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Dutch terrorist sentenced to 3 year in prison for threatening politician after- legal penalties increased by 50%

February 20, 2006


Tuesday, February 14, 2006 Last updated 5:10 p.m. PT

Dutch court jails Islamic radical


AMSTERDAM, Netherlands -- A Dutch Muslim was sentenced Tuesday to three years in prison for plotting murder and attempting to recruit prison inmates to carry out terrorist attacks.

Bilal Lamrani, 21, was already serving 10 months in prison for threatening anti-immigration politician Geert Wilders by posting a video on the Internet offering a reward for his beheading.

In its ruling, the Rotterdam court said Lamrani was plotting to kill Wilders or others "with a terrorist intent." It found he had attempted to buy weapons and explosives while in jail and tried to persuade other prisoners to help him carry out attacks.

Prosecution spokeswoman Desiree Leppens said prosecutors were "very happy" with the decision, which could set a precedent for other trials now under way.

Lamrani's lawyer could not immediately be reached for comment.

The court's ruling quoted Lamrani as saying "it would be glorious to die a holy death and that he wanted to blow himself up in a place where many people would be."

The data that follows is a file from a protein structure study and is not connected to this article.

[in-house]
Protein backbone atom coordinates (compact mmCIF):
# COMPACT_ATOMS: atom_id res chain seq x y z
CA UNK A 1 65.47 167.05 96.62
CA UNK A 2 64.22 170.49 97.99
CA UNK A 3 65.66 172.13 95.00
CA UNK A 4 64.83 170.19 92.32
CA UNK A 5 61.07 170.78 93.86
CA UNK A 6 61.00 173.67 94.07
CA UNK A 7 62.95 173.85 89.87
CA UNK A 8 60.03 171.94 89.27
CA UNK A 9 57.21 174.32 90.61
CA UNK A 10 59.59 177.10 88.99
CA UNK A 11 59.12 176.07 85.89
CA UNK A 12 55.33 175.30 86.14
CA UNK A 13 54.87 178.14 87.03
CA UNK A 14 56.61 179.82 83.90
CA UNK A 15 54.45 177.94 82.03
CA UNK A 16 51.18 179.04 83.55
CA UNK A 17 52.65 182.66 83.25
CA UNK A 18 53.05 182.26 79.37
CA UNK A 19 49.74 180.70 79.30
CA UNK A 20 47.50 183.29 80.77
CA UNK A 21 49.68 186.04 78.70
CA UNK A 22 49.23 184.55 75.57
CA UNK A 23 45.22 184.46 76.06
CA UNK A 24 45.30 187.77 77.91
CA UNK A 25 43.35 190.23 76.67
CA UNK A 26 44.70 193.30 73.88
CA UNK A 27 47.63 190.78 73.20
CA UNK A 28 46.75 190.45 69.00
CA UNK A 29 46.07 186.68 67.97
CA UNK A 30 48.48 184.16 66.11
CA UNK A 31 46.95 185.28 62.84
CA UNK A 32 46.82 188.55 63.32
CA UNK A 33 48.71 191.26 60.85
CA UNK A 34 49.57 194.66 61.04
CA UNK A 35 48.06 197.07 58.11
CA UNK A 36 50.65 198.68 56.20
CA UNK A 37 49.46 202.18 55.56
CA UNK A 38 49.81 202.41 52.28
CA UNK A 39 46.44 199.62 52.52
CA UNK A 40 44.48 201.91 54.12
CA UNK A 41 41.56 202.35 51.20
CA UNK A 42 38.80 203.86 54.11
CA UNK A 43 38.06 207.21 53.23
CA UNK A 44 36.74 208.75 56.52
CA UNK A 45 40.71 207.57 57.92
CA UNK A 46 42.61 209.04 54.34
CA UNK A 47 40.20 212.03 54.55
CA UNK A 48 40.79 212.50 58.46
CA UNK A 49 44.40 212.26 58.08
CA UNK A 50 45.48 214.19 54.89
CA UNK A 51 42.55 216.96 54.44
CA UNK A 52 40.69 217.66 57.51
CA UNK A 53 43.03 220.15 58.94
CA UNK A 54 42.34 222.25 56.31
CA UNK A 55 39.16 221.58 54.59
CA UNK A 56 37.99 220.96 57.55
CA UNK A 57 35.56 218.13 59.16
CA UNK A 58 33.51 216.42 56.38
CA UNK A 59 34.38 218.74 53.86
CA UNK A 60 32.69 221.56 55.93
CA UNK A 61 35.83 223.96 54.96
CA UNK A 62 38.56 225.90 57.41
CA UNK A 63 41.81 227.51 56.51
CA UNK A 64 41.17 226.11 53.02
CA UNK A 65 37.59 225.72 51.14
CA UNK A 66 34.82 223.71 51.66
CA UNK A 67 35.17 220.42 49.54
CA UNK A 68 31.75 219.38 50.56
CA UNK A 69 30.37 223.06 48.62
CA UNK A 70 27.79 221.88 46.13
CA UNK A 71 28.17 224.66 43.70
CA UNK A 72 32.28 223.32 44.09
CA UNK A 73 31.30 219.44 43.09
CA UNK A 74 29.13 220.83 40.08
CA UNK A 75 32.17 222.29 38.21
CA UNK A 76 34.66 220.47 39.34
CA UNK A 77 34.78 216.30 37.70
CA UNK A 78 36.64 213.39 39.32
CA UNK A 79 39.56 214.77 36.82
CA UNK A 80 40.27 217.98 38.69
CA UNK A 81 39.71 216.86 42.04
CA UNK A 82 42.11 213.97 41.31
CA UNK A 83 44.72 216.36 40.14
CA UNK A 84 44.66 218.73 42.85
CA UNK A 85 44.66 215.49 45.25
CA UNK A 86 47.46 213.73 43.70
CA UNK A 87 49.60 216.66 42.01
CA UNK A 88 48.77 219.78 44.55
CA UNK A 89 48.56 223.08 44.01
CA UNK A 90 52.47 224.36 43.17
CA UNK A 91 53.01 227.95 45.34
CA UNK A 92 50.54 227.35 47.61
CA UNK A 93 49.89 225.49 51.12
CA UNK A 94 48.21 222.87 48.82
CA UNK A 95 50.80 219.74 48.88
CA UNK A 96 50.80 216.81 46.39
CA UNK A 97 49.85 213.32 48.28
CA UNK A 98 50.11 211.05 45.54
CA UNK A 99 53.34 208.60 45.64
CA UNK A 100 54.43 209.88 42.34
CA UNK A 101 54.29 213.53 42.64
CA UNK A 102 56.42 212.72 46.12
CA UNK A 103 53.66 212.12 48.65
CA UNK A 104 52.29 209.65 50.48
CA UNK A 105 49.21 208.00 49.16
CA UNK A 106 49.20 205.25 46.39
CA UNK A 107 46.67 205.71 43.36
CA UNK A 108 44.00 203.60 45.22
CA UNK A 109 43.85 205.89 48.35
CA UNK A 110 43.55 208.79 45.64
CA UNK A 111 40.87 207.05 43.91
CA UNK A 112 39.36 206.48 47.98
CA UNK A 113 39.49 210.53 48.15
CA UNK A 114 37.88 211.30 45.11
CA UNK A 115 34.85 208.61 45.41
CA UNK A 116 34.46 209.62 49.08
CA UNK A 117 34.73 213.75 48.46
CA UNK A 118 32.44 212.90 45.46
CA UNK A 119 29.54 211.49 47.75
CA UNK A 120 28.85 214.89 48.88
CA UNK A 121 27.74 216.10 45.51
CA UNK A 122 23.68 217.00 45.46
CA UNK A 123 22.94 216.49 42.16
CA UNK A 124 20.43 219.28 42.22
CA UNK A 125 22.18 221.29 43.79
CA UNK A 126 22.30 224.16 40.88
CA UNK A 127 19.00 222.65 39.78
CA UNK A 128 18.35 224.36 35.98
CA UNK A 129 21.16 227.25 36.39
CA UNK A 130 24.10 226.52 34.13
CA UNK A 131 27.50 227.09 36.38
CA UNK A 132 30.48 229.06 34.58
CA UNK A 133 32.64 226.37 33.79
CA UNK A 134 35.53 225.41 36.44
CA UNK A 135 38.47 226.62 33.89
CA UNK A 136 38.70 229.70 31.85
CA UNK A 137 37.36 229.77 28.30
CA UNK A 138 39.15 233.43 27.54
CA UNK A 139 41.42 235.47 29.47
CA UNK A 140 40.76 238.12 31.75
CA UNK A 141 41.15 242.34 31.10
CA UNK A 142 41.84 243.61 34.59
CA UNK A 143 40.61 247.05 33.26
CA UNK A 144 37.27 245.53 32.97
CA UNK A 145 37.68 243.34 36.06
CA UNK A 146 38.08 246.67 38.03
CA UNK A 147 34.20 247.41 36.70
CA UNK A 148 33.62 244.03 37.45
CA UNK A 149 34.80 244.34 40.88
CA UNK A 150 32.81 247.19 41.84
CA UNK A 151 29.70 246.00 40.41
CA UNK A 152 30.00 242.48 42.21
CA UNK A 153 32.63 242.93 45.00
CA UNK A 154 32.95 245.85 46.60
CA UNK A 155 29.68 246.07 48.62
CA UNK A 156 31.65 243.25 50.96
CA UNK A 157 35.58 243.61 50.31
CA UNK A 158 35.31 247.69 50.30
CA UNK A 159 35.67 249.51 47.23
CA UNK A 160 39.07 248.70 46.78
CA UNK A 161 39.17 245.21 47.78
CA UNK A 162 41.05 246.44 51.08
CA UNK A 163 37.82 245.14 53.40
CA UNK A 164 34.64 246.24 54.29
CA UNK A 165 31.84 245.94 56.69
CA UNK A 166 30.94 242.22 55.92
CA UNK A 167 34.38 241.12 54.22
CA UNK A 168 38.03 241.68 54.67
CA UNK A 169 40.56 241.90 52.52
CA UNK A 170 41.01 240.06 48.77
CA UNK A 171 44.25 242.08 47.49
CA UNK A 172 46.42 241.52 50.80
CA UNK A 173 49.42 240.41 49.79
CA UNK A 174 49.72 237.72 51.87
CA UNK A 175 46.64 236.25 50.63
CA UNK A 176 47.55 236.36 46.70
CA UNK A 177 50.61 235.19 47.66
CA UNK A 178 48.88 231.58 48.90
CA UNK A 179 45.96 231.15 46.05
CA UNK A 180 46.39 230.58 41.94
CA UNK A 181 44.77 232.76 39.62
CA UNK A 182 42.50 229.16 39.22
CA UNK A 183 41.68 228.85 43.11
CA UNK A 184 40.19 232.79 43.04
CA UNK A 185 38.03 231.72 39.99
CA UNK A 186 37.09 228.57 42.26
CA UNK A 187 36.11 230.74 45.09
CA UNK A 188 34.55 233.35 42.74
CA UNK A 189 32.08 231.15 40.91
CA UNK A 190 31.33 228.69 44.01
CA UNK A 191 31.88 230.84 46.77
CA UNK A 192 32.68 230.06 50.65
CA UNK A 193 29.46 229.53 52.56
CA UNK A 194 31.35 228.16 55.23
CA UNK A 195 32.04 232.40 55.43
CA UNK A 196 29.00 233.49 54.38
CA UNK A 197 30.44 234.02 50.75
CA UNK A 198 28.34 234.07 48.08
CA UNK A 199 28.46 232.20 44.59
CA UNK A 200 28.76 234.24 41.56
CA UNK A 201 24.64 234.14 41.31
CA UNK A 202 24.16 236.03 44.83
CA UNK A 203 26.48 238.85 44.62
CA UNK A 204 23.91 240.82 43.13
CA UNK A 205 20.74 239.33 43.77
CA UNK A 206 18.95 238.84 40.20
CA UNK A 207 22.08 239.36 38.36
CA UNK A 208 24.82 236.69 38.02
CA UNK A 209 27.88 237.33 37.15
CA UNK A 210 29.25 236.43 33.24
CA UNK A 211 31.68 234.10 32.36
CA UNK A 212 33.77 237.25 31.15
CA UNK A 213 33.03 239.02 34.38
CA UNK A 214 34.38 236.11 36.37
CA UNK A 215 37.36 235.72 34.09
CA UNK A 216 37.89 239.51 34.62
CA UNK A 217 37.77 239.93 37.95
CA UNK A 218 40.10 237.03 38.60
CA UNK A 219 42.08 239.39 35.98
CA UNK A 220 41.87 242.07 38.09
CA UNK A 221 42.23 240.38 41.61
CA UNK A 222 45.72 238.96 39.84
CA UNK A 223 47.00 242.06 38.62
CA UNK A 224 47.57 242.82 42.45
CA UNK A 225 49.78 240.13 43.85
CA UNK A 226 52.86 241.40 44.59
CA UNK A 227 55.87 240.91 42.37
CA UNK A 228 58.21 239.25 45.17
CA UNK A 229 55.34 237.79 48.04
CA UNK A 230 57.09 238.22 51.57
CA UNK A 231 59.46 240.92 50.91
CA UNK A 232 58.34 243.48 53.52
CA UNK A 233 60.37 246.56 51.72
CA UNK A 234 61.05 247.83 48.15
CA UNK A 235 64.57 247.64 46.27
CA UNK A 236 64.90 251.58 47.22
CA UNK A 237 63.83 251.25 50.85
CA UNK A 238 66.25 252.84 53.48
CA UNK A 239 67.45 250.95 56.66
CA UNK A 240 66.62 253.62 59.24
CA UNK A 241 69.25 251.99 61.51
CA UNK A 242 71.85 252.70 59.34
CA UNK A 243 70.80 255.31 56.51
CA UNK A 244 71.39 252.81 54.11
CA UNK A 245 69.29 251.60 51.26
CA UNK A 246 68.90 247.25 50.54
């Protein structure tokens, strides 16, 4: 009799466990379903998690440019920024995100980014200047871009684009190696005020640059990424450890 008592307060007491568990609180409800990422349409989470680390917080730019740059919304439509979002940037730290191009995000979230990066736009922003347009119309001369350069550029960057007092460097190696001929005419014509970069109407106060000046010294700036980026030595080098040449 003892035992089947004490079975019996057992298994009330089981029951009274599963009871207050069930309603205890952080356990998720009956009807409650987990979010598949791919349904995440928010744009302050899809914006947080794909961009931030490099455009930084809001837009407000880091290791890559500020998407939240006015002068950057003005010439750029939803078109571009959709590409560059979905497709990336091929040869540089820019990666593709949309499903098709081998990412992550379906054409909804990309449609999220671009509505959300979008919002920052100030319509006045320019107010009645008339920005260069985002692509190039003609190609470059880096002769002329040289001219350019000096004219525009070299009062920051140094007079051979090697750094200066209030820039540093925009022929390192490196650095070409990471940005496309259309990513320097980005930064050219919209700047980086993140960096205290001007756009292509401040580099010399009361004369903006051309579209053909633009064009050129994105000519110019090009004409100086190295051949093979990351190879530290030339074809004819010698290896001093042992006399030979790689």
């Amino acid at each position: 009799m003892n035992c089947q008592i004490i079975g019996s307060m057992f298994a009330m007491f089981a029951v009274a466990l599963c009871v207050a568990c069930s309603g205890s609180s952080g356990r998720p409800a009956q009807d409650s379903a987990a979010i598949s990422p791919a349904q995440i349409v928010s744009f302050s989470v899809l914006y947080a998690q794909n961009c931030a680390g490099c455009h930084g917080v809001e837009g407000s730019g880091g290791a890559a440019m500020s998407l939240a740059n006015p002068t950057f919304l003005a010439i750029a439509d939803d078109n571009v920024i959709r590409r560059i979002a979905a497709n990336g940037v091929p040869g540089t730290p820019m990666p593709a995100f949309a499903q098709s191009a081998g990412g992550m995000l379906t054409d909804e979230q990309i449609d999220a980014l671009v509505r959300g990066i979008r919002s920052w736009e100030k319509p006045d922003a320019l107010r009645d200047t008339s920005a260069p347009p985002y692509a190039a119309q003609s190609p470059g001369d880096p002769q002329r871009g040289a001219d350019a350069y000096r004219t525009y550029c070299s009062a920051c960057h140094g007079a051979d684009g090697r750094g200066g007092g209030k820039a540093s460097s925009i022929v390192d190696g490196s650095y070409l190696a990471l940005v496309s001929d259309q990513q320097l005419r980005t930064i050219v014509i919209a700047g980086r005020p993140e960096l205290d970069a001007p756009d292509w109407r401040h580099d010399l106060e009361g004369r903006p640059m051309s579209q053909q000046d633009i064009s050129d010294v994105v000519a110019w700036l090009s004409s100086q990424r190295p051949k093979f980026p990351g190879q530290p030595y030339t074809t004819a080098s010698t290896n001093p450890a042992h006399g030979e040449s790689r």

The judgment was the first in a terrorism case since the Netherlands enacted laws increasing the penalties by 50 percent for crimes that had "terrorist intent."

"He was still in an early stage of preparation - he didn't actually have anything in his hands yet," Leppens said. "It's a good decision, the first we've had under the new laws."

The court convicted Lamrani on the basis of testimony of prisoners he had approached and on materials in his possession, including computer files containing instruction manuals on bomb-making.

Thirteen other suspected Islamic radicals are on trial in Amsterdam for allegedly belonging to the "Hofstad" group, which prosecutors say also was bent on carrying out attacks.

That group includes Mohammed Bouyeri, who is serving a life sentence for the 2004 murder of filmmaker Theo van Gogh.

Van Gogh was killed shortly after releasing the television film "Submission," a fierce critique of the treatment of women under Islam written by an anti-immigration member of parliament. He was also putting the final touches to "06/05," a feature-length film about the May 2002 assassination of populist anti-immigration politician politician Pim Fortuyn by an animal-rights activist.

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